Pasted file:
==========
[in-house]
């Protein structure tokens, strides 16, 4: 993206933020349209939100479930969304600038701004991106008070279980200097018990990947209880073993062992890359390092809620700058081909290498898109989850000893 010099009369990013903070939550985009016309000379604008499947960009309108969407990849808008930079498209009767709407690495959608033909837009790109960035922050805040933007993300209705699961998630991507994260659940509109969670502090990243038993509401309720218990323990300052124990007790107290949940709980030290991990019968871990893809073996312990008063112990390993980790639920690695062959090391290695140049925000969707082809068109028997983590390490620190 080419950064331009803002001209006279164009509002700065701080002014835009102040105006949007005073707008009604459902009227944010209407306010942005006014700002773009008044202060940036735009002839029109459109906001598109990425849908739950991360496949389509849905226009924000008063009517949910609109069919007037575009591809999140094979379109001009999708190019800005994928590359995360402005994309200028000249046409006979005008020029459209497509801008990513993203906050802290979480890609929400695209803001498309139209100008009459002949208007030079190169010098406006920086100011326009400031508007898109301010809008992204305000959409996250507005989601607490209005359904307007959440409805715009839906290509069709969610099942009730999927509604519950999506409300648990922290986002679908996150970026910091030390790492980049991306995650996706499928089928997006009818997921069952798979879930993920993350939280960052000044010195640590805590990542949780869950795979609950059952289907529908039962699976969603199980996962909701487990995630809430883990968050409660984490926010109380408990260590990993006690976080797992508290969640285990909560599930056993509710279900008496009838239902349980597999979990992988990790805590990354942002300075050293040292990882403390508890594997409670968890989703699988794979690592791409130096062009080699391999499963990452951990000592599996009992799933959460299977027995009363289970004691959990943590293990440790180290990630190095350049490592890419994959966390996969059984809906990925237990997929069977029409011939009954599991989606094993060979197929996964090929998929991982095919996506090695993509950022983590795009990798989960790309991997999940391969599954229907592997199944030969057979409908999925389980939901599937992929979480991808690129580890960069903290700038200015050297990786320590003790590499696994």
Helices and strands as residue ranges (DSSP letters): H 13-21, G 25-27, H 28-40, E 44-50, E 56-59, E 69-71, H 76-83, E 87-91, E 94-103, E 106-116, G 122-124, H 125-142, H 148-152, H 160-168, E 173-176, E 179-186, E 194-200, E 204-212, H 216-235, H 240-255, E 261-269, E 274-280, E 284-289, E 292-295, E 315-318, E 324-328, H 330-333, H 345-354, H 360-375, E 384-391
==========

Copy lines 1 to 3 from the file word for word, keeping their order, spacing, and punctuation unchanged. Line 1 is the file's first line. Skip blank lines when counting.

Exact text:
[in-house]
């Protein structure tokens, strides 16, 4: 993206933020349209939100479930969304600038701004991106008070279980200097018990990947209880073993062992890359390092809620700058081909290498898109989850000893 010099009369990013903070939550985009016309000379604008499947960009309108969407990849808008930079498209009767709407690495959608033909837009790109960035922050805040933007993300209705699961998630991507994260659940509109969670502090990243038993509401309720218990323990300052124990007790107290949940709980030290991990019968871990893809073996312990008063112990390993980790639920690695062959090391290695140049925000969707082809068109028997983590390490620190 080419950064331009803002001209006279164009509002700065701080002014835009102040105006949007005073707008009604459902009227944010209407306010942005006014700002773009008044202060940036735009002839029109459109906001598109990425849908739950991360496949389509849905226009924000008063009517949910609109069919007037575009591809999140094979379109001009999708190019800005994928590359995360402005994309200028000249046409006979005008020029459209497509801008990513993203906050802290979480890609929400695209803001498309139209100008009459002949208007030079190169010098406006920086100011326009400031508007898109301010809008992204305000959409996250507005989601607490209005359904307007959440409805715009839906290509069709969610099942009730999927509604519950999506409300648990922290986002679908996150970026910091030390790492980049991306995650996706499928089928997006009818997921069952798979879930993920993350939280960052000044010195640590805590990542949780869950795979609950059952289907529908039962699976969603199980996962909701487990995630809430883990968050409660984490926010109380408990260590990993006690976080797992508290969640285990909560599930056993509710279900008496009838239902349980597999979990992988990790805590990354942002300075050293040292990882403390508890594997409670968890989703699988794979690592791409130096062009080699391999499963990452951990000592599996009992799933959460299977027995009363289970004691959990943590293990440790180290990630190095350049490592890419994959966390996969059984809906990925237990997929069977029409011939009954599991989606094993060979197929996964090929998929991982095919996506090695993509950022983590795009990798989960790309991997999940391969599954229907592997199944030969057979409908999925389980939901599937992929979480991808690129580890960069903290700038200015050297990786320590003790590499696994």
Helices and strands as residue ranges (DSSP letters): H 13-21, G 25-27, H 28-40, E 44-50, E 56-59, E 69-71, H 76-83, E 87-91, E 94-103, E 106-116, G 122-124, H 125-142, H 148-152, H 160-168, E 173-176, E 179-186, E 194-200, E 204-212, H 216-235, H 240-255, E 261-269, E 274-280, E 284-289, E 292-295, E 315-318, E 324-328, H 330-333, H 345-354, H 360-375, E 384-391